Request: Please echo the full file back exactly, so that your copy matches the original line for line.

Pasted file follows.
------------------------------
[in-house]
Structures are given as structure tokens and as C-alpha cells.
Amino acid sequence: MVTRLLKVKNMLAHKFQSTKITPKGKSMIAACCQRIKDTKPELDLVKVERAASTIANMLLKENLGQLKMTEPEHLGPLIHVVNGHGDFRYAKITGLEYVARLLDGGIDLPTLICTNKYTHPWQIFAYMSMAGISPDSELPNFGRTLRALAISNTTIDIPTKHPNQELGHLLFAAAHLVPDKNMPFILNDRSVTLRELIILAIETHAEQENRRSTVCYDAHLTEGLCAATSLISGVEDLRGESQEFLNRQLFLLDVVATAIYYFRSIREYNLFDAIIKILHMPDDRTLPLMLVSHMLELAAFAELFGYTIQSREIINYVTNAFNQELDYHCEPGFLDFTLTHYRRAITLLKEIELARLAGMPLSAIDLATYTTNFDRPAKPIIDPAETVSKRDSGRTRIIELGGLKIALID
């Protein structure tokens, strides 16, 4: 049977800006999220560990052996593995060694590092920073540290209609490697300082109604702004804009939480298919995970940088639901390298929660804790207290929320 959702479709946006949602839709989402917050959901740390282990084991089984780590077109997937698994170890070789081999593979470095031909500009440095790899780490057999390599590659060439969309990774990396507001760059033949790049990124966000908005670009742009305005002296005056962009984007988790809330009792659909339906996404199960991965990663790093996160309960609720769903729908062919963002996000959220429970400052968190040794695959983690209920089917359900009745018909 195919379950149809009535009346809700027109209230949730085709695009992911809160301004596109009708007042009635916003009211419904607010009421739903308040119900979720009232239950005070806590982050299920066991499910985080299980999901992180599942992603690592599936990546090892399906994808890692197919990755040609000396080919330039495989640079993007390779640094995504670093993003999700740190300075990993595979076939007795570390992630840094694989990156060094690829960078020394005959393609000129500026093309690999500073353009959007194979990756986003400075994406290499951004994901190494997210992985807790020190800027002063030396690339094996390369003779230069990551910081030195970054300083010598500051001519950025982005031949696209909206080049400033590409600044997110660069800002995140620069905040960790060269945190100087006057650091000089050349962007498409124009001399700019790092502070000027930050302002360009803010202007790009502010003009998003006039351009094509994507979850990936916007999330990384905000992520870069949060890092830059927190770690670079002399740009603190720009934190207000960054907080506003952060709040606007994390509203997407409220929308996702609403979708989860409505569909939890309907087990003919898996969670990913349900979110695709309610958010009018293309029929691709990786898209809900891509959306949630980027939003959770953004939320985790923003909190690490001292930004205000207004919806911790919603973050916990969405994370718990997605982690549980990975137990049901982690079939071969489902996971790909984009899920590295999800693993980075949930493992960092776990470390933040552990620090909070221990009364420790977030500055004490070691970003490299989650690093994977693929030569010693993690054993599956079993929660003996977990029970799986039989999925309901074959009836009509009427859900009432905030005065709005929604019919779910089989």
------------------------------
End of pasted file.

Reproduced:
[in-house]
Structures are given as structure tokens and as C-alpha cells.
Amino acid sequence: MVTRLLKVKNMLAHKFQSTKITPKGKSMIAACCQRIKDTKPELDLVKVERAASTIANMLLKENLGQLKMTEPEHLGPLIHVVNGHGDFRYAKITGLEYVARLLDGGIDLPTLICTNKYTHPWQIFAYMSMAGISPDSELPNFGRTLRALAISNTTIDIPTKHPNQELGHLLFAAAHLVPDKNMPFILNDRSVTLRELIILAIETHAEQENRRSTVCYDAHLTEGLCAATSLISGVEDLRGESQEFLNRQLFLLDVVATAIYYFRSIREYNLFDAIIKILHMPDDRTLPLMLVSHMLELAAFAELFGYTIQSREIINYVTNAFNQELDYHCEPGFLDFTLTHYRRAITLLKEIELARLAGMPLSAIDLATYTTNFDRPAKPIIDPAETVSKRDSGRTRIIELGGLKIALID
């Protein structure tokens, strides 16, 4: 049977800006999220560990052996593995060694590092920073540290209609490697300082109604702004804009939480298919995970940088639901390298929660804790207290929320 959702479709946006949602839709989402917050959901740390282990084991089984780590077109997937698994170890070789081999593979470095031909500009440095790899780490057999390599590659060439969309990774990396507001760059033949790049990124966000908005670009742009305005002296005056962009984007988790809330009792659909339906996404199960991965990663790093996160309960609720769903729908062919963002996000959220429970400052968190040794695959983690209920089917359900009745018909 195919379950149809009535009346809700027109209230949730085709695009992911809160301004596109009708007042009635916003009211419904607010009421739903308040119900979720009232239950005070806590982050299920066991499910985080299980999901992180599942992603690592599936990546090892399906994808890692197919990755040609000396080919330039495989640079993007390779640094995504670093993003999700740190300075990993595979076939007795570390992630840094694989990156060094690829960078020394005959393609000129500026093309690999500073353009959007194979990756986003400075994406290499951004994901190494997210992985807790020190800027002063030396690339094996390369003779230069990551910081030195970054300083010598500051001519950025982005031949696209909206080049400033590409600044997110660069800002995140620069905040960790060269945190100087006057650091000089050349962007498409124009001399700019790092502070000027930050302002360009803010202007790009502010003009998003006039351009094509994507979850990936916007999330990384905000992520870069949060890092830059927190770690670079002399740009603190720009934190207000960054907080506003952060709040606007994390509203997407409220929308996702609403979708989860409505569909939890309907087990003919898996969670990913349900979110695709309610958010009018293309029929691709990786898209809900891509959306949630980027939003959770953004939320985790923003909190690490001292930004205000207004919806911790919603973050916990969405994370718990997605982690549980990975137990049901982690079939071969489902996971790909984009899920590295999800693993980075949930493992960092776990470390933040552990620090909070221990009364420790977030500055004490070691970003490299989650690093994977693929030569010693993690054993599956079993929660003996977990029970799986039989999925309901074959009836009509009427859900009432905030005065709005929604019919779910089989």